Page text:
That evening there was a party. Many boys and men were present and the other girls seemed to be enjoying themselves. She couldn't understand; she felt miserable, didn't want to talk to anybody, and stayed to herself. Finally Aldis returned. He didn't look happy, and reprimanded her for not being friendlier and happier. Baiba had tears in her eyes; she really wanted to please him.
He saw how vulnerable she was and comforted her. She could still make amends — a friend of his would really appreciate it if "we kept him company." Happy that Aldis wasn't angry anymore, she agreed.
Soon the friend arrived — a fat elderly man who smelled of alcohol. Gesturing, he made it clear that he would like to take a stroll, grabbed Baiba tightly by the arm, and took her outside. She kept looking back at the villa, expecting Aldis to join them, but there was no sign of him.
The man put his arm around her shoulder. When they arrived at a seedy hotel he ignored her refusal, and dragged her into a room. Baiba struggled and screamed for Aldis. Then the man said, "You have sex with me. I bought you from Aldis."
She was speechless. But when the man began to fiddle with her clothes, she fought, kicking him and biting his hand. She was terrified — she had never had sex before. Eventually he had enough, threw her on the bed and left the room, turning the key in the lock. From behind the door he yelled, "You ready for sex, call me."
That evening the man returned with a plateful of food, and forced her to swallow some pills. Soon Baiba felt lightheaded and didn't care anymore. The man undressed her and had intercourse with her. Despite her dazed state it still caused her terrible pain. She believed that she was now free and could leave. But the man came back the next morning and stayed the whole day, having sex with her many times.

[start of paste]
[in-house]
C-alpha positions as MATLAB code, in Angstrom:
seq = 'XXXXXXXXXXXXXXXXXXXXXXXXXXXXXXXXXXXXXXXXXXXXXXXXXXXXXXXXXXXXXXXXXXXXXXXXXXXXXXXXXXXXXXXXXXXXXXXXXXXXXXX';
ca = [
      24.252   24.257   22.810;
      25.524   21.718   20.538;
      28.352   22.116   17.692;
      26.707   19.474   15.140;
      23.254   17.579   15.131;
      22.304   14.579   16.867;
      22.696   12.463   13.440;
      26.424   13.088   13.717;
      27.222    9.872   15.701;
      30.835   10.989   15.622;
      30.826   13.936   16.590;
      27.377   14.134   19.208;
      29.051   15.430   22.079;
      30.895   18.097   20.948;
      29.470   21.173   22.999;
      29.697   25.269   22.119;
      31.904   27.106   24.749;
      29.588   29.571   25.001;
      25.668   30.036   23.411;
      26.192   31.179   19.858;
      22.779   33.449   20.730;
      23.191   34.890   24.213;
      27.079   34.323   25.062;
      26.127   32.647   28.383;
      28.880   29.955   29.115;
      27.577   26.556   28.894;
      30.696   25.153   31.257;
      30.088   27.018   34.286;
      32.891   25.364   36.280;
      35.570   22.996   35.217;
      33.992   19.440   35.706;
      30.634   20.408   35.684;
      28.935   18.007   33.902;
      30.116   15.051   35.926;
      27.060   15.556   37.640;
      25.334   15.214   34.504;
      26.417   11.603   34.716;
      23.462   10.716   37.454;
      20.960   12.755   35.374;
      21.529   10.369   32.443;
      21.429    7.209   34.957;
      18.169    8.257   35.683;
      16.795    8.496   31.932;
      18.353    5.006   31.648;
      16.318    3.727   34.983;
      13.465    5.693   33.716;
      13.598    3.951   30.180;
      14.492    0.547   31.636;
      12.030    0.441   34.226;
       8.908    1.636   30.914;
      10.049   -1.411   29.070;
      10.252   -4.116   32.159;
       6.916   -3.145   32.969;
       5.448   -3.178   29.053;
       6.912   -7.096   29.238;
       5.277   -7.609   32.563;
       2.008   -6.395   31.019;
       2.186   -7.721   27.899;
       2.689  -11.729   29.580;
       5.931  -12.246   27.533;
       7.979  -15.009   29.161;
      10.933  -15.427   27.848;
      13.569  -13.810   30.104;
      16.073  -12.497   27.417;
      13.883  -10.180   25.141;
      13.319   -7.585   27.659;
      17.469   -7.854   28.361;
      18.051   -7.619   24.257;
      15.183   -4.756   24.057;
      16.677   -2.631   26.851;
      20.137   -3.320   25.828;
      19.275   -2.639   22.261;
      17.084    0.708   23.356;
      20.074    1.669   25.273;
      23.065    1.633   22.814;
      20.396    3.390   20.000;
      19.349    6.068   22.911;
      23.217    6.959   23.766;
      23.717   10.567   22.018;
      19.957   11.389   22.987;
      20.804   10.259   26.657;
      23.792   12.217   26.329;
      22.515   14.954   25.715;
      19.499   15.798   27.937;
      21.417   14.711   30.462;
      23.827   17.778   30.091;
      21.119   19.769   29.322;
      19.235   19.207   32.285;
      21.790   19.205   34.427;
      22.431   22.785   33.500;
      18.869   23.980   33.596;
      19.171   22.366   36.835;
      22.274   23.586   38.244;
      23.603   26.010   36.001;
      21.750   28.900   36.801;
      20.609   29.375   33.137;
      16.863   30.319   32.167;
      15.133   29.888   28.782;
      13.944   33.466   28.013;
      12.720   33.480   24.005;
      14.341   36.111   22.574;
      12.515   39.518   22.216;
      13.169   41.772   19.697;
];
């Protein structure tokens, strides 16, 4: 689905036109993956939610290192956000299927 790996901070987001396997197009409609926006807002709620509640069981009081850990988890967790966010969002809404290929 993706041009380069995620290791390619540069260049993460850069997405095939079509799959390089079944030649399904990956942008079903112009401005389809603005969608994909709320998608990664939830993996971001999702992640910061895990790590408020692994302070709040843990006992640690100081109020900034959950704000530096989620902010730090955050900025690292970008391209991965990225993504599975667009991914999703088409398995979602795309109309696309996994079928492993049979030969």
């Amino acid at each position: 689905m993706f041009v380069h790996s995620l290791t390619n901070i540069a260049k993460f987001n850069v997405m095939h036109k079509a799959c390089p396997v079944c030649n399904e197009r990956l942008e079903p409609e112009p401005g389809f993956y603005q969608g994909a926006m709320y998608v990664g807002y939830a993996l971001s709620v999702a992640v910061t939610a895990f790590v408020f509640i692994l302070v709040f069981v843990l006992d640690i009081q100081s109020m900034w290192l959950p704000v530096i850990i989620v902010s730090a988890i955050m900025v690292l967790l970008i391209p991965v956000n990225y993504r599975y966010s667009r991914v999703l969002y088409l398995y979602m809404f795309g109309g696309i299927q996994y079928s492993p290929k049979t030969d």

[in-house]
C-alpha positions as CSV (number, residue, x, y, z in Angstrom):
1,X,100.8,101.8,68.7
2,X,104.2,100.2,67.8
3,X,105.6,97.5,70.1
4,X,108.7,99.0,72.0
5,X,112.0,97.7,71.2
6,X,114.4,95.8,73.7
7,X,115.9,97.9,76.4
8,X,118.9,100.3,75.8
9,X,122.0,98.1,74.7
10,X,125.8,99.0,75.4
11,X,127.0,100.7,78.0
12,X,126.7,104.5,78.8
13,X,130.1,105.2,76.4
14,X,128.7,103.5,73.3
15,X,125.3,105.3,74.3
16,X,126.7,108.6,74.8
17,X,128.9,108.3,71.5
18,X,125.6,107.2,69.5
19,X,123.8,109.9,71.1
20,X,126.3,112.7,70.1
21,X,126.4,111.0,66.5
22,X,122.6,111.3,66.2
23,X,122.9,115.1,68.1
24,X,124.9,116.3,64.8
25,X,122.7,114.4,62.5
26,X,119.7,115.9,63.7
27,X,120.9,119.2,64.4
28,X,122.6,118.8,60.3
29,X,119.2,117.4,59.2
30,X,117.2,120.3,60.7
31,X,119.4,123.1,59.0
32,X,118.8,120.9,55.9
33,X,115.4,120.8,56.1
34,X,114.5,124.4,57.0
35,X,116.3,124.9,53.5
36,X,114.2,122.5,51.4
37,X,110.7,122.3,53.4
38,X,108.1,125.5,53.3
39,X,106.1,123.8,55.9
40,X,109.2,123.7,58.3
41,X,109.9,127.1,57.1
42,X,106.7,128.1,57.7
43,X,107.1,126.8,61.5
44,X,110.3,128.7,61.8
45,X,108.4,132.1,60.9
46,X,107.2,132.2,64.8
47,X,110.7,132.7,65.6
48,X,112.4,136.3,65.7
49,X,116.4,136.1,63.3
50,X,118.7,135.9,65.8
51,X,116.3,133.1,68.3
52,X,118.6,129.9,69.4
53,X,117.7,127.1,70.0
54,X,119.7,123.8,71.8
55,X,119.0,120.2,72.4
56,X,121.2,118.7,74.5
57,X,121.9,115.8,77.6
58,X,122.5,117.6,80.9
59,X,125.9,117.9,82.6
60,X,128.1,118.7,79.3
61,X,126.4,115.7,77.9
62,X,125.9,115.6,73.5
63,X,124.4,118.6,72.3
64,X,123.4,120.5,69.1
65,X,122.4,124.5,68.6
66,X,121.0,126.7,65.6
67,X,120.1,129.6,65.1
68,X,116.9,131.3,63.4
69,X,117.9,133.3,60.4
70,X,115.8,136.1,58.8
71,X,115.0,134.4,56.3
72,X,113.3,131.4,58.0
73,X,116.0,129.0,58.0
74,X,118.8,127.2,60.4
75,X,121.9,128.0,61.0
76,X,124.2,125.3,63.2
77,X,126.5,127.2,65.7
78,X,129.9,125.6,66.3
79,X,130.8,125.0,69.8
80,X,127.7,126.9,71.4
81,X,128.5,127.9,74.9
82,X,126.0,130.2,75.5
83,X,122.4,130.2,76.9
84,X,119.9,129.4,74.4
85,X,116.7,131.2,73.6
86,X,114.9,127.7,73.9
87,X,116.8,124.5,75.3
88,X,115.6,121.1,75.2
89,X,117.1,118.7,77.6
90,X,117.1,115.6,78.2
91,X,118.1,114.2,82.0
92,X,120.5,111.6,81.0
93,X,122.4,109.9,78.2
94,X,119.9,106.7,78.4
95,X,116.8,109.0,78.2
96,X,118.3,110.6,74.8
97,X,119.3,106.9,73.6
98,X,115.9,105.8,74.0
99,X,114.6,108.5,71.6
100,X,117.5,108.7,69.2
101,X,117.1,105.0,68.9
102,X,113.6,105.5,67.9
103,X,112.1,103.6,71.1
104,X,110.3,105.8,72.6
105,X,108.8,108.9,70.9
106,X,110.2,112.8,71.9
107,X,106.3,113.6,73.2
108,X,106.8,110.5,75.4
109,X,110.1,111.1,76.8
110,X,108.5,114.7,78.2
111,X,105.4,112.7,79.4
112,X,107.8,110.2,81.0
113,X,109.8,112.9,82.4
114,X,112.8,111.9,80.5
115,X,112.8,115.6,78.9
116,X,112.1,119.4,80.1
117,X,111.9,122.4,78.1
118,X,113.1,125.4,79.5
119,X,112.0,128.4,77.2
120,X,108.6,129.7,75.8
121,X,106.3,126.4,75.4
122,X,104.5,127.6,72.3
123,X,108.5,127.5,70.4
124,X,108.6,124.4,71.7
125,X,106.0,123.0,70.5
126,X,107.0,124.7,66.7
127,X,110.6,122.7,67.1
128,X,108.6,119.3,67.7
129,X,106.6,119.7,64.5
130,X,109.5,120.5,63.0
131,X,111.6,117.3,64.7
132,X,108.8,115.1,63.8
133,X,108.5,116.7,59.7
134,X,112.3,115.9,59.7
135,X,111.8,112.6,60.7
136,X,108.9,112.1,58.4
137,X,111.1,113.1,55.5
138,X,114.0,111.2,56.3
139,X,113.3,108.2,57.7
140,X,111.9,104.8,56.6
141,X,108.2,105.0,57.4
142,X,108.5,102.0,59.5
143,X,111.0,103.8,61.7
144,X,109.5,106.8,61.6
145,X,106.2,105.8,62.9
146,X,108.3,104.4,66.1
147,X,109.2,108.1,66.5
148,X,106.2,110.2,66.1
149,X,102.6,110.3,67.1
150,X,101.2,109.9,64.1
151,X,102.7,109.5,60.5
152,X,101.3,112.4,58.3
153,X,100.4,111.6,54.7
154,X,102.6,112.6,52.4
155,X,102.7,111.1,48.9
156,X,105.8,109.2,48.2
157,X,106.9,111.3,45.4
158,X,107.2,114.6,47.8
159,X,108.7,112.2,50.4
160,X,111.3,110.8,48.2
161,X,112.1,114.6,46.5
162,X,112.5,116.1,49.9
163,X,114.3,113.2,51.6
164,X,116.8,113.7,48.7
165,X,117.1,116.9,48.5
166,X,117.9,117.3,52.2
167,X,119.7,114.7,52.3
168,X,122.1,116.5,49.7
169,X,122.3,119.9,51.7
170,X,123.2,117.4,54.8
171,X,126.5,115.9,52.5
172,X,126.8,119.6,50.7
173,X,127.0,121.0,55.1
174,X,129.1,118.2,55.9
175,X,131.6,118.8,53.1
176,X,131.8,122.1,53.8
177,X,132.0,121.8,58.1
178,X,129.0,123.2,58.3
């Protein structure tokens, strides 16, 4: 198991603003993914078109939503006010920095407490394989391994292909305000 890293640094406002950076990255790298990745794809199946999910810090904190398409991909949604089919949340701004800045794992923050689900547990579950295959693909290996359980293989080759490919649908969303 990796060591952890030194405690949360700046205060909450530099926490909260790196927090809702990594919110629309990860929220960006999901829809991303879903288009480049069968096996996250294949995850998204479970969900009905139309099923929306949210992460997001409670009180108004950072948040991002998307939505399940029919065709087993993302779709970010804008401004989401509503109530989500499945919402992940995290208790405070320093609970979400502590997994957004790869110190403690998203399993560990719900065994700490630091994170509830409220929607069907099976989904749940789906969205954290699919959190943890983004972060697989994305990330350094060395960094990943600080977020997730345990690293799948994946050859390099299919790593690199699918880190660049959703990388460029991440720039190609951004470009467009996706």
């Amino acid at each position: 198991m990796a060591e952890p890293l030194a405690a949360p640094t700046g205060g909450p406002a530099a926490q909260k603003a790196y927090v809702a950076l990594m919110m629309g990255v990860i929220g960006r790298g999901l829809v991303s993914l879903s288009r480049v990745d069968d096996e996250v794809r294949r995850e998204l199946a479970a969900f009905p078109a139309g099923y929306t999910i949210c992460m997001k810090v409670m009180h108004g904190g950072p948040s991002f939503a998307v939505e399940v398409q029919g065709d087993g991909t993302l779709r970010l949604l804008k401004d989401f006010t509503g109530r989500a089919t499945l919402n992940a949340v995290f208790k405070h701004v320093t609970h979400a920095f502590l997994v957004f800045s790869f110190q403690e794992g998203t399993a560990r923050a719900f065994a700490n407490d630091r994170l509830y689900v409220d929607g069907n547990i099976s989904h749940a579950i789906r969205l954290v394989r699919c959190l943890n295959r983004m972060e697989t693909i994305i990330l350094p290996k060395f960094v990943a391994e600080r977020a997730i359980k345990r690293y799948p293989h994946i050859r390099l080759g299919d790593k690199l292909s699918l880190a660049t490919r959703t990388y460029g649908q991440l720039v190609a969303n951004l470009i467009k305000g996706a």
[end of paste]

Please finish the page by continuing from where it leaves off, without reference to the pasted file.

After a few weeks he took her back to the villa. She could not understand the language, but knew that the man was selling her. So for three years she was bought, sold, resold and abused throughout Scandinavia. Living under constant duress, she lost count of the beatings. Once a customer hurt her so badly that she fainted. He left without paying, so the pimp beat her up.
One day she was working as a street prostitute in Denmark, and noticed that her bodyguard was gone. She seized the opportunity and ran into an alley, saw a fishing boat, climbed aboard and hid under a large tarpaulin, where she stayed for a day and a night as the boat left.
Crawling out, she asked one of the crew members for help. He was the ship's cook, a family man; he took pity on her and hid her in the pantry.
The cook informed the captain, who arranged for Baiba to be transferred to a Latvian fishing trawler. The Latvian captain said she must never tell anyone how she had arrived in Latvia. He gave her a jacket, a pair of jeans and a pair of sneakers, and she walked out of the harbor unnoticed. She went looking for the crisis center that she remembered from three years earlier. The door was opened by Ilse, a social worker who told her she would find a place — and that is how Baiba ended up with us.